Iceland is open for travel: Volcanic eruption in Iceland 2024

About tour

This safe and exciting helicopter tour shows the volcanic eruption site on the Reykjanes Peninsula from above.

Highlights

  • Witness recent eruption site
  • Enjoy helicopter ride

Included

  • A scenic helicopter flight

What to bring

  • Dress according to the weather

Tour Snapshot

Availability All Year
Duration 35 min
Departs From Reykjavik Airport
Level Easy Suitable for most people in fair condition.
Ratio 1:5
Minimum age 2 years
Meet on Location Yes
Pick Up No

From

438
Per
Adult
  • Small Group Experience
  • Expert Guides
  • No Booking Fees
  • Fast & Secure Payment
  • Best Price Guarantee
  • Operated by our trusted partner

From

438
Book Now

Itinerary

This exhilarating tour, starting from Reykjavik Airport, will take you to the scenic volcano eruption area. Even though it may sound daunting at first, there’s no need to worry! This is a fissure volcano, meaning it causes no disruption to air traffic, and it is entirely safe to fly above it. See the hot, steaming lava spewing from the narrow fissure and flowing on the fresh lava field formed after the recent eruption. Volcanic eruption alone is a rare occasion itself, but for it to happen in the same location within the span of one year is even more remarkable!

We’ll end our extraordinary helicopter flight with a scenic route over Iceland’s capital and see the famous attractions from above before taking off at Reykjavik Airport.

  • There is a 4-person minimum passenger requirement.

  • All our flights are weather dependent and we have to abide by the rules and regulations set in place by the Department of Civil Protection and Emergency Management. If we have to cancel your flight due to weather or other factors out of our control, we will try to reschedule your flight or give you a full refund.

  • Due to the nature of the flight, we can not accommodate children under the age of 2 years old on this tour. Exceptions can be discussed for private tours.

  • Volcanoes are a natural phenomenon, and the level of volcanic activity at the site varies daily. Even if the volcano is not erupting during your visit, visiting the area is still fascinating.

FAQs

The area around the new eruption site near Grindavik is currently closed for safety due to ongoing volcanic activity and risks. The only way to see it is by taking a helicopter tour of the Reykjanes eruption area. Check the SafeTravel website for updates. If it's declared safe in the future, you can drive from Reykjavik and hike the designated paths to see the previous eruption sites.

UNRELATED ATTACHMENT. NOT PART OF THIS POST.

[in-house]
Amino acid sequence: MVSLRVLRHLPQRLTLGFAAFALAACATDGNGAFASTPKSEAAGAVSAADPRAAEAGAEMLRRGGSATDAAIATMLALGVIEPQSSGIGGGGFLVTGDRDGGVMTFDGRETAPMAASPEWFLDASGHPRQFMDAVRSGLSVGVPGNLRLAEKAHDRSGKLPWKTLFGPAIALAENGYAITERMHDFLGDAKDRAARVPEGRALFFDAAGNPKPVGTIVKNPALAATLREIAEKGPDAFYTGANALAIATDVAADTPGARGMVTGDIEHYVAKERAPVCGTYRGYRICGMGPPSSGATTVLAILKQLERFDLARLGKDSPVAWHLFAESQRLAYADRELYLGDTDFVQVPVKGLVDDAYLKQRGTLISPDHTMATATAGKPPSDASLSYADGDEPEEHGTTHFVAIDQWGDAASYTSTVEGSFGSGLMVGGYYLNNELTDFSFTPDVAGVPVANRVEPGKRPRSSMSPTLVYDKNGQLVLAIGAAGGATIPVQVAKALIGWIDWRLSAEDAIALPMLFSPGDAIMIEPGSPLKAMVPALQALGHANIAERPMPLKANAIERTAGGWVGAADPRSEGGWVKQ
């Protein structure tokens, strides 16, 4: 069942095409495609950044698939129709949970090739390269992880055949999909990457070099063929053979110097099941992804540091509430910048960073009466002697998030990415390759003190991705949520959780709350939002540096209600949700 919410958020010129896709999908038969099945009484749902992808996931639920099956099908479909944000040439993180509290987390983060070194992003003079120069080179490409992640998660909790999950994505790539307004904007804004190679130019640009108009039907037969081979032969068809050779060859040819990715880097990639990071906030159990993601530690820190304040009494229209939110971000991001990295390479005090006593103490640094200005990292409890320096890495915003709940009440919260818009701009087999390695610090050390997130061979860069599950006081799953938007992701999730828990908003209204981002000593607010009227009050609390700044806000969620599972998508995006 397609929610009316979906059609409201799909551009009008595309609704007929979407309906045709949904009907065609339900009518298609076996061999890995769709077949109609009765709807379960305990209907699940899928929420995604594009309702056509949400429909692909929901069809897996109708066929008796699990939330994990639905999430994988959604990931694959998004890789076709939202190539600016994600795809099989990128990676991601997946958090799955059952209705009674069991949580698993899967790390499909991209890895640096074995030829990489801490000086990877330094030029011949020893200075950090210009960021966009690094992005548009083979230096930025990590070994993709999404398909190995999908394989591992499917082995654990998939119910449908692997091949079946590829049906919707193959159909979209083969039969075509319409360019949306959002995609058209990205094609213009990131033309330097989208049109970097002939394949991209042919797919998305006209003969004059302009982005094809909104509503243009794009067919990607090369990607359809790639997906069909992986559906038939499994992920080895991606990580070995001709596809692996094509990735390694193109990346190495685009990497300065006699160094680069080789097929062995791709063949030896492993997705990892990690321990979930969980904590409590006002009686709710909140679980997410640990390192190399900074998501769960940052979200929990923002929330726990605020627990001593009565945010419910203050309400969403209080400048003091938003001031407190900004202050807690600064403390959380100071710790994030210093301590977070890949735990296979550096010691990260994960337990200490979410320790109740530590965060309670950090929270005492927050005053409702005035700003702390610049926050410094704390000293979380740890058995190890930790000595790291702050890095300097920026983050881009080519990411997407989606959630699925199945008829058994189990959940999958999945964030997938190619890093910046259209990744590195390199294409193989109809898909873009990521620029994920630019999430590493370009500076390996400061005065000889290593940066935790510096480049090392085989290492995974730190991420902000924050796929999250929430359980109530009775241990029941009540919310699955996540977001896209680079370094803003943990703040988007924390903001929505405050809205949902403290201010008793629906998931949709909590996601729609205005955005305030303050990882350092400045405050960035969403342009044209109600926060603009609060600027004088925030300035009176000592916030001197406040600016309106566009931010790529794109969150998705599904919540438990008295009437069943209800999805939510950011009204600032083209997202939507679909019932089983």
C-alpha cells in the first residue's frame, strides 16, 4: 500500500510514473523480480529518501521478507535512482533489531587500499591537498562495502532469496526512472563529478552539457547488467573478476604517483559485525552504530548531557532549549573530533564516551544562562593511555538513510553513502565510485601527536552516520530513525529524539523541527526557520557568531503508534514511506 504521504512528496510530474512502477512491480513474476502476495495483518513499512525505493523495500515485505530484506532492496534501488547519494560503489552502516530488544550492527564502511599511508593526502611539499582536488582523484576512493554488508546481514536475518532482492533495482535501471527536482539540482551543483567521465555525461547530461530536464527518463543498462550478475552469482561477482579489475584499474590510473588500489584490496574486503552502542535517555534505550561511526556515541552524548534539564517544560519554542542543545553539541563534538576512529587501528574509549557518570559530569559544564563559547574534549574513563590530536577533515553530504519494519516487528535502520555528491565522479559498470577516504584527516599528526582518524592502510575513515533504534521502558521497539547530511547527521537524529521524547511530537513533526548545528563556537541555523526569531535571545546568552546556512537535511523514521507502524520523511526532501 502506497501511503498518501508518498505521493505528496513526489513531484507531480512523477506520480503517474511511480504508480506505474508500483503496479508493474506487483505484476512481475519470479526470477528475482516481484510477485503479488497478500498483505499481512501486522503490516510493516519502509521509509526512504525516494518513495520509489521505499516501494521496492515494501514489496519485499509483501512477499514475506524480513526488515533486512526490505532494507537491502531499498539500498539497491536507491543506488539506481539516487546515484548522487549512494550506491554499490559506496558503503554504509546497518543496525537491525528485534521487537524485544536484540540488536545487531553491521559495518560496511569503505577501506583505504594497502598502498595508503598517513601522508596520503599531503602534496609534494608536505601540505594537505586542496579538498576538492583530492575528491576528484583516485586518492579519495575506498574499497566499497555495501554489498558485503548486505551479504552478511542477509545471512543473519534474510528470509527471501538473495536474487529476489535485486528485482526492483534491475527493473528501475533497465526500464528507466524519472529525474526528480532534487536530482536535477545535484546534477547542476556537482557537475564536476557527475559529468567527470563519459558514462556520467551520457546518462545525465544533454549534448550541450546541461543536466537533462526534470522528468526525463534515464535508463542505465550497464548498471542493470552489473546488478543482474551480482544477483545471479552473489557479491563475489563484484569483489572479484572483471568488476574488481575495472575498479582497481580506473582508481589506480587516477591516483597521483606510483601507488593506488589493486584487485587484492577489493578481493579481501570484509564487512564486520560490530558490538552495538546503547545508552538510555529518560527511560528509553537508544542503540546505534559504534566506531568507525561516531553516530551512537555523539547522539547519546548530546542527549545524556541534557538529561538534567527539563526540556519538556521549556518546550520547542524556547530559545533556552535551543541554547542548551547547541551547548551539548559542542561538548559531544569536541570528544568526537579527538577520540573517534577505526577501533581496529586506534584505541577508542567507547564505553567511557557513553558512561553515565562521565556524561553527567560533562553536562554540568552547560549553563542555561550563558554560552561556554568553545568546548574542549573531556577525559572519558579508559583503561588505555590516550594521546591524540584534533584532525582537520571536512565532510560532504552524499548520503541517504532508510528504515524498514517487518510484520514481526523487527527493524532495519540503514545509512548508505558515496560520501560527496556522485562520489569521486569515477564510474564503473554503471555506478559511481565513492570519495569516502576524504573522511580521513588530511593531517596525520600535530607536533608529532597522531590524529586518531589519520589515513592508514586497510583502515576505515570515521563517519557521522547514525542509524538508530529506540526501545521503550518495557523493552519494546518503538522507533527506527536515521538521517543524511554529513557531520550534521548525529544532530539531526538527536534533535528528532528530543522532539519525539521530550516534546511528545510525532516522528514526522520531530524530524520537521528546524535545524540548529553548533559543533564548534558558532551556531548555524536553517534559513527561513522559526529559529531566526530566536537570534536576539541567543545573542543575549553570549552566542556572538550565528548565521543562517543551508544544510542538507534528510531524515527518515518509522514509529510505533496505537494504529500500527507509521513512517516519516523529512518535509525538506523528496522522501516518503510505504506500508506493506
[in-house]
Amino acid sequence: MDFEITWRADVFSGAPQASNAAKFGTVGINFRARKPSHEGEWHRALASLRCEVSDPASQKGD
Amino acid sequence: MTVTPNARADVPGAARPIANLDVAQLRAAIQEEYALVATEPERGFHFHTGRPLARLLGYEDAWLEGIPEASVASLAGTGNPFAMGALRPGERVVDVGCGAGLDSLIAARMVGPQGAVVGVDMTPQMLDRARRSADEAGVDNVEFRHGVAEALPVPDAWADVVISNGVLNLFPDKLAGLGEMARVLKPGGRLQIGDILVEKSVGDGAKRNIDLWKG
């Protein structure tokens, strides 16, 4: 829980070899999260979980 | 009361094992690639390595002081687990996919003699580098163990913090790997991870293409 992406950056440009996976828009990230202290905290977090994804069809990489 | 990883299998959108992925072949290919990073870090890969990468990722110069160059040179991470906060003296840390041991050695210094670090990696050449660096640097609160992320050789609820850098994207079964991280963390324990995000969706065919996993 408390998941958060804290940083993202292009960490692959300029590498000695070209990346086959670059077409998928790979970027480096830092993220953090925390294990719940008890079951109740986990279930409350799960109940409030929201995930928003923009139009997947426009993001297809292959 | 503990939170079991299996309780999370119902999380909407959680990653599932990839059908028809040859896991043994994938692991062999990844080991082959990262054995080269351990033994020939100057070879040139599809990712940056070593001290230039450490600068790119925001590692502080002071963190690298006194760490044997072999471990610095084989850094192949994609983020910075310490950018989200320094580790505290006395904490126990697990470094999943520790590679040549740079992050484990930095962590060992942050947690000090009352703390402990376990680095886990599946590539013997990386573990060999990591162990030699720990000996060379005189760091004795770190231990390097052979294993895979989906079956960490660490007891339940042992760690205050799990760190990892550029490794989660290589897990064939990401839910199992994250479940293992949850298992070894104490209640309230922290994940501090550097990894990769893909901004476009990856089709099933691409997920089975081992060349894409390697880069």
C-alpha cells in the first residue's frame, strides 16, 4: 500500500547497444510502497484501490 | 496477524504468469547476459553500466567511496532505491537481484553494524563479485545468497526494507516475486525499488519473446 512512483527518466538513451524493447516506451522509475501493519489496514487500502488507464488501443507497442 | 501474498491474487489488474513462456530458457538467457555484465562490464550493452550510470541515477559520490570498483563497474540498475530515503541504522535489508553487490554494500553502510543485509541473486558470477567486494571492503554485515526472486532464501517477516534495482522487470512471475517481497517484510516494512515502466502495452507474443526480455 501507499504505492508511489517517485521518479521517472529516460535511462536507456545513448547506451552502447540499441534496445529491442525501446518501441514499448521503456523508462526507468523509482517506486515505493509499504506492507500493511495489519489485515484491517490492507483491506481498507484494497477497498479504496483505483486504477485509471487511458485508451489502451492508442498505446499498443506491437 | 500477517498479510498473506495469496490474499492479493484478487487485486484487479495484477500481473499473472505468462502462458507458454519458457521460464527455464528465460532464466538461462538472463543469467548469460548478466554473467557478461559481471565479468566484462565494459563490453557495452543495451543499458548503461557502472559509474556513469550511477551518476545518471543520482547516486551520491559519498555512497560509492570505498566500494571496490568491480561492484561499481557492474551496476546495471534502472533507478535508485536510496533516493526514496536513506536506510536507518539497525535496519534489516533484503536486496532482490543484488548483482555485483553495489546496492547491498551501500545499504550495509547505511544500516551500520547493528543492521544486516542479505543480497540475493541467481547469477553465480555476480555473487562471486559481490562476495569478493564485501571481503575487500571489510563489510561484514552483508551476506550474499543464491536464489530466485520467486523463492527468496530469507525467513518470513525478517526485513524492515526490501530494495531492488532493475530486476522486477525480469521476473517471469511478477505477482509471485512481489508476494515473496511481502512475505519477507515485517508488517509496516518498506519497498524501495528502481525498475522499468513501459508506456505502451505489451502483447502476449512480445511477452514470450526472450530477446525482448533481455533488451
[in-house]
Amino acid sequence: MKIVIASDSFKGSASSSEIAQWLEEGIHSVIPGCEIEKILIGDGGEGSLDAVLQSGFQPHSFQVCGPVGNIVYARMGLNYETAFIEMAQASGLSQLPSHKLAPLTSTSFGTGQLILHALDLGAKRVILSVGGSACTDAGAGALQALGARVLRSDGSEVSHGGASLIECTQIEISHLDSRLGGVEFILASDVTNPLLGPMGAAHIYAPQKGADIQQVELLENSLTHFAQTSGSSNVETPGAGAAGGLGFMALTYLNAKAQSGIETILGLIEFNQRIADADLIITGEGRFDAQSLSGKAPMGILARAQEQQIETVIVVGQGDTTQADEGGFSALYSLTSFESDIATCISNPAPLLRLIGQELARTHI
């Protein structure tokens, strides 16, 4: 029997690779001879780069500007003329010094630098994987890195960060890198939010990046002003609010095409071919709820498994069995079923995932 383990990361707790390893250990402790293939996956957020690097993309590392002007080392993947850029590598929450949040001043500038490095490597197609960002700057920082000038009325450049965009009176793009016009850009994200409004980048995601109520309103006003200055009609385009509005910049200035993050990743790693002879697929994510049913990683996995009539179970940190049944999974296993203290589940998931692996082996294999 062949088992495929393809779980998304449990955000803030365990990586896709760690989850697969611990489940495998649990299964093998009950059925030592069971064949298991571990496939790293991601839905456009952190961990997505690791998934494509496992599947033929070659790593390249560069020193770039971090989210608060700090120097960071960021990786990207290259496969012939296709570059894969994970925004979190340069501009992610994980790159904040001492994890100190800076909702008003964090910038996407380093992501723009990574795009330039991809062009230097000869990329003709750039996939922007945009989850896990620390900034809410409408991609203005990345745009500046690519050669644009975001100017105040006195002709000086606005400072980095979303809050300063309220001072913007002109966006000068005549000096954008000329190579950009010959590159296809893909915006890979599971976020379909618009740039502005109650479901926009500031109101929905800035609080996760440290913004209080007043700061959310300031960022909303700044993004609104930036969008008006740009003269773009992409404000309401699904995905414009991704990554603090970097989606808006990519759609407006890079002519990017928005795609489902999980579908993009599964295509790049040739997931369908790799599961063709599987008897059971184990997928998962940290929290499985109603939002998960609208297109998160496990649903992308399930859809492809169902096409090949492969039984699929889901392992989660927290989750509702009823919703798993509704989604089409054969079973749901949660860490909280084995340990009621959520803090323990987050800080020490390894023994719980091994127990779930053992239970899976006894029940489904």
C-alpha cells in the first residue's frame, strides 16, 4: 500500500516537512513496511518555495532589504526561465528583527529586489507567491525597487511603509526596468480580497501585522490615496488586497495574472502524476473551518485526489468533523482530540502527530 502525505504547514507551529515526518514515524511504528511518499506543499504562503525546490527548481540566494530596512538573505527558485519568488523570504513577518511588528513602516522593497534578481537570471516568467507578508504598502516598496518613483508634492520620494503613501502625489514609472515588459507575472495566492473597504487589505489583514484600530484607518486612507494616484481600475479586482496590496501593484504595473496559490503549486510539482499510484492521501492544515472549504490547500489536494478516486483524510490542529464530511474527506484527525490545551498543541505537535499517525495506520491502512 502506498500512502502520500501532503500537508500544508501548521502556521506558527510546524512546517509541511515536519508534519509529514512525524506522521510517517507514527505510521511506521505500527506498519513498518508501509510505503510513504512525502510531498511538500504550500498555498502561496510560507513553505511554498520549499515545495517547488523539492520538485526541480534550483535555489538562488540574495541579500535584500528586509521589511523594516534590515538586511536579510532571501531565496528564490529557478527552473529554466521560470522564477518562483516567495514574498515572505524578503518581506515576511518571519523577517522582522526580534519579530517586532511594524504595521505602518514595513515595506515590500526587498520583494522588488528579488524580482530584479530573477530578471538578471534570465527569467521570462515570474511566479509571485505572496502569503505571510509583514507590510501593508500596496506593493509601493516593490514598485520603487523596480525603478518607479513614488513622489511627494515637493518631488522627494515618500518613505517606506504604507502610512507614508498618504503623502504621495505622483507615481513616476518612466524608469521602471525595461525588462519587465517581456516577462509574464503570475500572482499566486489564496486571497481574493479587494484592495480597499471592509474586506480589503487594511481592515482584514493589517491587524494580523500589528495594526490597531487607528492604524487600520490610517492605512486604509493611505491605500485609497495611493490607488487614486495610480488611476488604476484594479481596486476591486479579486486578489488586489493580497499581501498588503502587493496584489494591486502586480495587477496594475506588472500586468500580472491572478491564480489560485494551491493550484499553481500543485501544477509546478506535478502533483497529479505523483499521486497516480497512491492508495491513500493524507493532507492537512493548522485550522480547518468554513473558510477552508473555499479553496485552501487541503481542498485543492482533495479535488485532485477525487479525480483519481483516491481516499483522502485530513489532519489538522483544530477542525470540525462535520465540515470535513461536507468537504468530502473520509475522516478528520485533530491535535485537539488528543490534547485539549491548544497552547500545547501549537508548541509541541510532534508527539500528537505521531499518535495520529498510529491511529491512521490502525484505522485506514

There are no restrooms at the area just nature 😊 We do recommend that people use the restrooms in Grindavík where we stop for lunch before we start the hike.

The best and safest way to visit a volcano is with a guided tour. Expert guides will be able to lead you to the eruption site, choosing the most secure paths and the optimal distance to observe the newly formed lava fields so you can get the best, safest, and most enjoyable experience. You can choose the hike to the eruption site when hiking paths are open or book a helicopter tour and see the volcanic eruption on the Reykjanes Peninsula from above!

Make sure that you are prepared before heading out to the volcano. We recommend wearing hiking clothes and packing a backpack with:

  • Extra layers, gloves and headwear
  • Good waterproof hiking shoes
  • Waterproof jacket and pants
  • Snacks for the hike & water
  • Sunscreen
  • Camera and extra batteries

It is not obligatory to be accompanied by a professional guide to visit the site. However, taking a guided tour is safer than visiting the eruption site as fellow travelers will accompany you, and a local professional guide will ensure your safety.

According to the Environmental Agency of Iceland, walking on the lava is forbidden and can be very dangerous. The top layer can easily break when stepped on, causing hazards to people. The lava at Fagradalsfjall Volcano is a unique geological monument that we must respect and protect. It is important for visitors to leave no traces such as throwing stones at the lava or making inscriptions on it. Lavas are under special protection according to art. 61 of the Nature Conservation Act. One of the biggest risks of walking on new lava is breaking the top layer over an unknown lava tube. Falling into a lava tube that's still several hundred degrees Celcius can lead to injuries. 

The new Grindavik eruption is part of the ongoing volcanic activity on the Reykjanes Peninsula that began in 2021. Volcanic eruptions have been frequent, with four occurring in 2024 so far. For the latest updates and to learn more about the newest eruptions, please check updates on the Reykjanes Peninsula.

Yes, the weather can make all the difference and determine whether you can reach the eruption site or if you will enjoy the journey or not. You can find Weather information here and a gas forecast here.

Related tours

Contact us for more Information about this tour

This site is protected by reCAPTCHA and the Google Privacy Policy and Terms of Service apply.